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Saturday, May 12, 2007

Thinkquote of the day: Cardinal Schonborn on Darwnism

Regular readers of this space will know that I try to keep up with the Catholic Church’s growing awareness of Darwinism, as the creation story of materialism. Here are some brief excerpts from Christoph, Cardinal Schoenborn’s thoughts on the subject, as published in First Things. Schonborn is the Pope’s point man on the Catholic Church’s response to this problem:
... armed with a richer understanding of the nature and limits of modern science, we must reexamine the genuine science at work in Darwin’s theory and its developments, and begin to separate it from ideological and worldview-oriented elements are are foreign to science. Darwin must be disentangled from Darwiism; modern evolutionary theory must be freed from its ideological shackles.

To do this, people must be permitted to exercise criticism rooted in fact against the reductionist and ideological aspects of Darwinism. A truly liberal society would at least allow students to hear o fthe debate between anti-teleological theories and those scientists and philosophers who defend teleology in nature.

Hmmm. I’m not sure that Darwin himself can be freed from the shackles of Darwinism, but His Eminence is, of course, welcome to try. Anyway, I think the discussion that Cardinal Schonborn envisions could happen in a Catholic school in my city (Toronto) and would be valuable there. But I would give no good odds on it for a public high school here. given that no value system other than administrative correctness or a current edu-fad can really be given priority. And we can be reasonably certain that the great philosophers are not a current edu-fad.

Anyway, later, he says,
An oft-cited remark by [key Darwinist] George C. Simpson runs: “Man is the result of a purposeless and materialistic process that does not have him in mind. He was not planned.” If Simpson had said merely that no plan according to which mankind came about may be discerned using the purely quantitative-mechanical methods of scientific inquiry, then this assertion could be correct. But this way of looking at things - this “self-limitation of reason,” in the words of Benedict XVI’s Regensburg address - is not “given by nature” but is a deliberate, methodological, and eminently goal-oriented choice.

Note that Schonborn says “could be correct”, not “would be correct.”

There is, of course, a critical distinction here. If science is applied materialism then, by definition, no evidence can ever be discovered that points to purpose or design because any other explanation, no matter how ridiculous, is - by definition - to be preferred, and ignoring contrary evidence and persecuting those who bring it forward or express doubt about a materialist consensus.

(Note: You have to buy a subscription to view Schoenborn’s First Things article just now (a good value, I may say); it doesn’t go into free archives for a couple of weeks.) For a good introduction to a Catholic understanding of evolution, go here.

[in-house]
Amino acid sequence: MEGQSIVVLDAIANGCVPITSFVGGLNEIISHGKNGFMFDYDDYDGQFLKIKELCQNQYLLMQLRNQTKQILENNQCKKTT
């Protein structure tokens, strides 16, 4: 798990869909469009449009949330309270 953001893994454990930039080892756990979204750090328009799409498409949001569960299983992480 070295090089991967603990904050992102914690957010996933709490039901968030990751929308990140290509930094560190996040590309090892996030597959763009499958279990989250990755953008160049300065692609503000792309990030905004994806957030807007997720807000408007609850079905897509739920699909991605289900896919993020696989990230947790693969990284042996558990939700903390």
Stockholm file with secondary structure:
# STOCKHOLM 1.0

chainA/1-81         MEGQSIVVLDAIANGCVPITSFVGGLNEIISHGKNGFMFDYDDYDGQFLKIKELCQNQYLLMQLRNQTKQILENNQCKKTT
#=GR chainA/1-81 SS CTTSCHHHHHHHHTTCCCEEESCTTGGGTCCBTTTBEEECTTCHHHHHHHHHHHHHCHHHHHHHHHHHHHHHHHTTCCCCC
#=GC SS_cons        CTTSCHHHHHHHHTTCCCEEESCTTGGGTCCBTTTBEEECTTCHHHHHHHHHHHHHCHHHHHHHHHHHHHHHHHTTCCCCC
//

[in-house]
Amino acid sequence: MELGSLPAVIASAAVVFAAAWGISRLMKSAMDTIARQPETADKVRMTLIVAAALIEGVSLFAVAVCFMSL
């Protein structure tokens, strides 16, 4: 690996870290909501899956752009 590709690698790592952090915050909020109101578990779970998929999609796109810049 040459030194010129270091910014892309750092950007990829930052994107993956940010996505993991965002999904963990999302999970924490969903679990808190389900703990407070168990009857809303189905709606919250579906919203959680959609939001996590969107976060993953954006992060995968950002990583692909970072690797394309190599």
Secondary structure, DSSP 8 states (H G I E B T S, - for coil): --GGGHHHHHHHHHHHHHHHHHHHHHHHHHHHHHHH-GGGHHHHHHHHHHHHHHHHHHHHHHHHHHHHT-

If you want to understand why the intelligent design controversy cannot go away, read By Design or by Chance?.



My other blog is the Mindful Hack, which keeps tabs on neuroscience and the mind.

If you like this blog, check out my book on the intelligent design controversy, By Design or by Chance?. You can read excerpts as well.

Are you looking for one of the following stories?

Animations of life inside the cell, indexed, for your convenience.

My review of sci-fi great Rob Sawyer’s novel, The Calculating God , which addresses the concept of intelligent design. My reviews of movies relevant to the intelligent deisgn controversy.

My recent series on the spate of anti-God books, teen blasphemy challenge, et cetera, and the mounting anxiety of materialist atheists that lies behind it.

My review of Francis Collins’ book The Language of God , my backgrounder about peer review issues, or the evolutionary biologist’s opinion that all students friendly to intelligent design should be flunked.

Lists of theoretical and applied scientists who doubt Darwin and of academic ID publications.

My U of Toronto talk on why there is an intelligent design controversy, or my talk on media coverage of the controversy at the University of Minnesota.

A summary of tech guru George Gilder's arguments for ID and against Darwinism

A critical look at why March of the Penguins was thought to be an ID film.

A summary of recent opinion columns on the ID controversy

A summary of recent polls of US public opinion on the ID controversy

A summary of the Catholic Church's entry into the controversy, essentially on the side of ID.

O'Leary's intro to non-Darwinian agnostic philosopher David Stove’s critique of Darwinism.

An ID Timeline: The ID folk seem always to win when they lose.

Why origin of life is such a difficult problem.
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